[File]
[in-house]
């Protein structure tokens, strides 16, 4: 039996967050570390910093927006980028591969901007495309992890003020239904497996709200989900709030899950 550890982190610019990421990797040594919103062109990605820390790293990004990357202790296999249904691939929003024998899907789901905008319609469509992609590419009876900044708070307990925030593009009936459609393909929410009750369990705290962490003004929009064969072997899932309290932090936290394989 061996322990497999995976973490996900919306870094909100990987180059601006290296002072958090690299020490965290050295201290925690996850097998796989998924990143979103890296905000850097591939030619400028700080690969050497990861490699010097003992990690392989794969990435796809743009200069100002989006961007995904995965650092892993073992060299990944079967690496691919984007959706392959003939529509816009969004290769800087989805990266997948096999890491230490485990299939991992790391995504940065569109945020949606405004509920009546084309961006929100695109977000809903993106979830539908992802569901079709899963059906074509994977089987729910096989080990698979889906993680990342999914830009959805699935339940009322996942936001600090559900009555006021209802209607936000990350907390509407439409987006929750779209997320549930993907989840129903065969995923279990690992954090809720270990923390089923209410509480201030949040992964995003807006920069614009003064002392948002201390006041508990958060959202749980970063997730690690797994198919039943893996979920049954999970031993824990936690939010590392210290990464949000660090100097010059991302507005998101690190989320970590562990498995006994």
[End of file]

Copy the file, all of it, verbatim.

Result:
[in-house]
């Protein structure tokens, strides 16, 4: 039996967050570390910093927006980028591969901007495309992890003020239904497996709200989900709030899950 550890982190610019990421990797040594919103062109990605820390790293990004990357202790296999249904691939929003024998899907789901905008319609469509992609590419009876900044708070307990925030593009009936459609393909929410009750369990705290962490003004929009064969072997899932309290932090936290394989 061996322990497999995976973490996900919306870094909100990987180059601006290296002072958090690299020490965290050295201290925690996850097998796989998924990143979103890296905000850097591939030619400028700080690969050497990861490699010097003992990690392989794969990435796809743009200069100002989006961007995904995965650092892993073992060299990944079967690496691919984007959706392959003939529509816009969004290769800087989805990266997948096999890491230490485990299939991992790391995504940065569109945020949606405004509920009546084309961006929100695109977000809903993106979830539908992802569901079709899963059906074509994977089987729910096989080990698979889906993680990342999914830009959805699935339940009322996942936001600090559900009555006021209802209607936000990350907390509407439409987006929750779209997320549930993907989840129903065969995923279990690992954090809720270990923390089923209410509480201030949040992964995003807006920069614009003064002392948002201390006041508990958060959202749980970063997730690690797994198919039943893996979920049954999970031993824990936690939010590392210290990464949000660090100097010059991302507005998101690190989320970590562990498995006994």